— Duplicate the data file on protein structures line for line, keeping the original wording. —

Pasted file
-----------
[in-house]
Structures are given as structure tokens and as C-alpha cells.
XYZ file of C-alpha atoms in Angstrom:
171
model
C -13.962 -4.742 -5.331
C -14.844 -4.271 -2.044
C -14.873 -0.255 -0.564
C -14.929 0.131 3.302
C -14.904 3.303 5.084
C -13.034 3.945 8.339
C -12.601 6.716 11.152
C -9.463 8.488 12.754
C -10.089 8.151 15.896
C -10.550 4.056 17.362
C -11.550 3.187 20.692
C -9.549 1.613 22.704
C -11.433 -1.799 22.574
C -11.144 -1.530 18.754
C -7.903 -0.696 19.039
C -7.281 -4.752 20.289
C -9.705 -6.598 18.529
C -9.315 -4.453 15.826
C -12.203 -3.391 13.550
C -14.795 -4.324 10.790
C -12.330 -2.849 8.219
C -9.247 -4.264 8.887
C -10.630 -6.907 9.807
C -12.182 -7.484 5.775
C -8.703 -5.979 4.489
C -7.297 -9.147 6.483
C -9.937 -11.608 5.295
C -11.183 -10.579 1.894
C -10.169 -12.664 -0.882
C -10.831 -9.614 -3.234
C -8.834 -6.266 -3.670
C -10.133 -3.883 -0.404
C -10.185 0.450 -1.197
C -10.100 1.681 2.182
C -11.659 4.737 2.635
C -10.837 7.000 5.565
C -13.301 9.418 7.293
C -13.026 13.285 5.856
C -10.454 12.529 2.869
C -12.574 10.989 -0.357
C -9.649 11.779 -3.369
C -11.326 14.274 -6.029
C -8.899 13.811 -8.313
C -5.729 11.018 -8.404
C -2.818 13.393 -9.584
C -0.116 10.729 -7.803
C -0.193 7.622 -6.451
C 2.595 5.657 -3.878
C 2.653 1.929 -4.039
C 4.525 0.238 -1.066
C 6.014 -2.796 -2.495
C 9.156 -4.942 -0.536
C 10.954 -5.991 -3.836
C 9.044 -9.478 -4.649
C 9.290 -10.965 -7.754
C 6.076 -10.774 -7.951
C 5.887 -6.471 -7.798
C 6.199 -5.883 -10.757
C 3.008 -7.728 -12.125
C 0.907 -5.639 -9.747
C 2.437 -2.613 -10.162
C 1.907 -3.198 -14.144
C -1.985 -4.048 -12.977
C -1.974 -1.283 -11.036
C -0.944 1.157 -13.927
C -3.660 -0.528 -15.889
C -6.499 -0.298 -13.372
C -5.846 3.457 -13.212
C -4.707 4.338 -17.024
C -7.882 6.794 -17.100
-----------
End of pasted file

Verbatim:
[in-house]
Structures are given as structure tokens and as C-alpha cells.
XYZ file of C-alpha atoms in Angstrom:
171
model
C -13.962 -4.742 -5.331
C -14.844 -4.271 -2.044
C -14.873 -0.255 -0.564
C -14.929 0.131 3.302
C -14.904 3.303 5.084
C -13.034 3.945 8.339
C -12.601 6.716 11.152
C -9.463 8.488 12.754
C -10.089 8.151 15.896
C -10.550 4.056 17.362
C -11.550 3.187 20.692
C -9.549 1.613 22.704
C -11.433 -1.799 22.574
C -11.144 -1.530 18.754
C -7.903 -0.696 19.039
C -7.281 -4.752 20.289
C -9.705 -6.598 18.529
C -9.315 -4.453 15.826
C -12.203 -3.391 13.550
C -14.795 -4.324 10.790
C -12.330 -2.849 8.219
C -9.247 -4.264 8.887
C -10.630 -6.907 9.807
C -12.182 -7.484 5.775
C -8.703 -5.979 4.489
C -7.297 -9.147 6.483
C -9.937 -11.608 5.295
C -11.183 -10.579 1.894
C -10.169 -12.664 -0.882
C -10.831 -9.614 -3.234
C -8.834 -6.266 -3.670
C -10.133 -3.883 -0.404
C -10.185 0.450 -1.197
C -10.100 1.681 2.182
C -11.659 4.737 2.635
C -10.837 7.000 5.565
C -13.301 9.418 7.293
C -13.026 13.285 5.856
C -10.454 12.529 2.869
C -12.574 10.989 -0.357
C -9.649 11.779 -3.369
C -11.326 14.274 -6.029
C -8.899 13.811 -8.313
C -5.729 11.018 -8.404
C -2.818 13.393 -9.584
C -0.116 10.729 -7.803
C -0.193 7.622 -6.451
C 2.595 5.657 -3.878
C 2.653 1.929 -4.039
C 4.525 0.238 -1.066
C 6.014 -2.796 -2.495
C 9.156 -4.942 -0.536
C 10.954 -5.991 -3.836
C 9.044 -9.478 -4.649
C 9.290 -10.965 -7.754
C 6.076 -10.774 -7.951
C 5.887 -6.471 -7.798
C 6.199 -5.883 -10.757
C 3.008 -7.728 -12.125
C 0.907 -5.639 -9.747
C 2.437 -2.613 -10.162
C 1.907 -3.198 -14.144
C -1.985 -4.048 -12.977
C -1.974 -1.283 -11.036
C -0.944 1.157 -13.927
C -3.660 -0.528 -15.889
C -6.499 -0.298 -13.372
C -5.846 3.457 -13.212
C -4.707 4.338 -17.024
C -7.882 6.794 -17.100